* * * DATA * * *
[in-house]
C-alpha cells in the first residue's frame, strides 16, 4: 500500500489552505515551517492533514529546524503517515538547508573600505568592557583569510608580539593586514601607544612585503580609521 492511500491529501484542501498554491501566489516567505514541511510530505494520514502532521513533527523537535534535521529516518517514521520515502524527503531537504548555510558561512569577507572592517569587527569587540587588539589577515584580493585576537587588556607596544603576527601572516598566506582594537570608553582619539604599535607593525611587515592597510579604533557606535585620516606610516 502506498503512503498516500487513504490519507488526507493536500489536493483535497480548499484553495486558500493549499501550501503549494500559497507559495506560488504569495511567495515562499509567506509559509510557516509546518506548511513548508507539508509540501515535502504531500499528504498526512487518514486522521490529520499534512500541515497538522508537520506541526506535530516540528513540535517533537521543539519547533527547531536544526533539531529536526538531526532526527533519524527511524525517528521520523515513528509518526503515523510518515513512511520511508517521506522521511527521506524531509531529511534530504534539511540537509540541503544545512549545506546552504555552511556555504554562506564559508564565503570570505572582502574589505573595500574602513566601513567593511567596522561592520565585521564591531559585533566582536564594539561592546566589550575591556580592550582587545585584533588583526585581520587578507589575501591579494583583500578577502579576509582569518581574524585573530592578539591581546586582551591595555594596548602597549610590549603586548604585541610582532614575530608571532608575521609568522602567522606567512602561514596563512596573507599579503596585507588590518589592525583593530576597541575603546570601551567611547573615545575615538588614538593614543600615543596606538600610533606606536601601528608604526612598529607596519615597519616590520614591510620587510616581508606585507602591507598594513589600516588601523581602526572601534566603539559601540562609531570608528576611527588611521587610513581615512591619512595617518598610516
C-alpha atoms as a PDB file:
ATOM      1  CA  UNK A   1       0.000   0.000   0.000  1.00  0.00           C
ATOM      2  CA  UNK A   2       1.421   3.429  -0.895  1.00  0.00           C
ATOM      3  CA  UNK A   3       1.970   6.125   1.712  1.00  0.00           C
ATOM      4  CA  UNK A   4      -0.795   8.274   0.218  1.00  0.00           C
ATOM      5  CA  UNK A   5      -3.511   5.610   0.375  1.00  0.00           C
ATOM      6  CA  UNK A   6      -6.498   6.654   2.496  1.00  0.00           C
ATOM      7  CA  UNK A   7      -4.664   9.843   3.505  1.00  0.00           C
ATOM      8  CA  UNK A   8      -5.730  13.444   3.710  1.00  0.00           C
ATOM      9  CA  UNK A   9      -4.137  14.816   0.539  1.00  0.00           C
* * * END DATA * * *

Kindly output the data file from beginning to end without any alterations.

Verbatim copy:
[in-house]
C-alpha cells in the first residue's frame, strides 16, 4: 500500500489552505515551517492533514529546524503517515538547508573600505568592557583569510608580539593586514601607544612585503580609521 492511500491529501484542501498554491501566489516567505514541511510530505494520514502532521513533527523537535534535521529516518517514521520515502524527503531537504548555510558561512569577507572592517569587527569587540587588539589577515584580493585576537587588556607596544603576527601572516598566506582594537570608553582619539604599535607593525611587515592597510579604533557606535585620516606610516 502506498503512503498516500487513504490519507488526507493536500489536493483535497480548499484553495486558500493549499501550501503549494500559497507559495506560488504569495511567495515562499509567506509559509510557516509546518506548511513548508507539508509540501515535502504531500499528504498526512487518514486522521490529520499534512500541515497538522508537520506541526506535530516540528513540535517533537521543539519547533527547531536544526533539531529536526538531526532526527533519524527511524525517528521520523515513528509518526503515523510518515513512511520511508517521506522521511527521506524531509531529511534530504534539511540537509540541503544545512549545506546552504555552511556555504554562506564559508564565503570570505572582502574589505573595500574602513566601513567593511567596522561592520565585521564591531559585533566582536564594539561592546566589550575591556580592550582587545585584533588583526585581520587578507589575501591579494583583500578577502579576509582569518581574524585573530592578539591581546586582551591595555594596548602597549610590549603586548604585541610582532614575530608571532608575521609568522602567522606567512602561514596563512596573507599579503596585507588590518589592525583593530576597541575603546570601551567611547573615545575615538588614538593614543600615543596606538600610533606606536601601528608604526612598529607596519615597519616590520614591510620587510616581508606585507602591507598594513589600516588601523581602526572601534566603539559601540562609531570608528576611527588611521587610513581615512591619512595617518598610516
C-alpha atoms as a PDB file:
ATOM      1  CA  UNK A   1       0.000   0.000   0.000  1.00  0.00           C
ATOM      2  CA  UNK A   2       1.421   3.429  -0.895  1.00  0.00           C
ATOM      3  CA  UNK A   3       1.970   6.125   1.712  1.00  0.00           C
ATOM      4  CA  UNK A   4      -0.795   8.274   0.218  1.00  0.00           C
ATOM      5  CA  UNK A   5      -3.511   5.610   0.375  1.00  0.00           C
ATOM      6  CA  UNK A   6      -6.498   6.654   2.496  1.00  0.00           C
ATOM      7  CA  UNK A   7      -4.664   9.843   3.505  1.00  0.00           C
ATOM      8  CA  UNK A   8      -5.730  13.444   3.710  1.00  0.00           C
ATOM      9  CA  UNK A   9      -4.137  14.816   0.539  1.00  0.00           C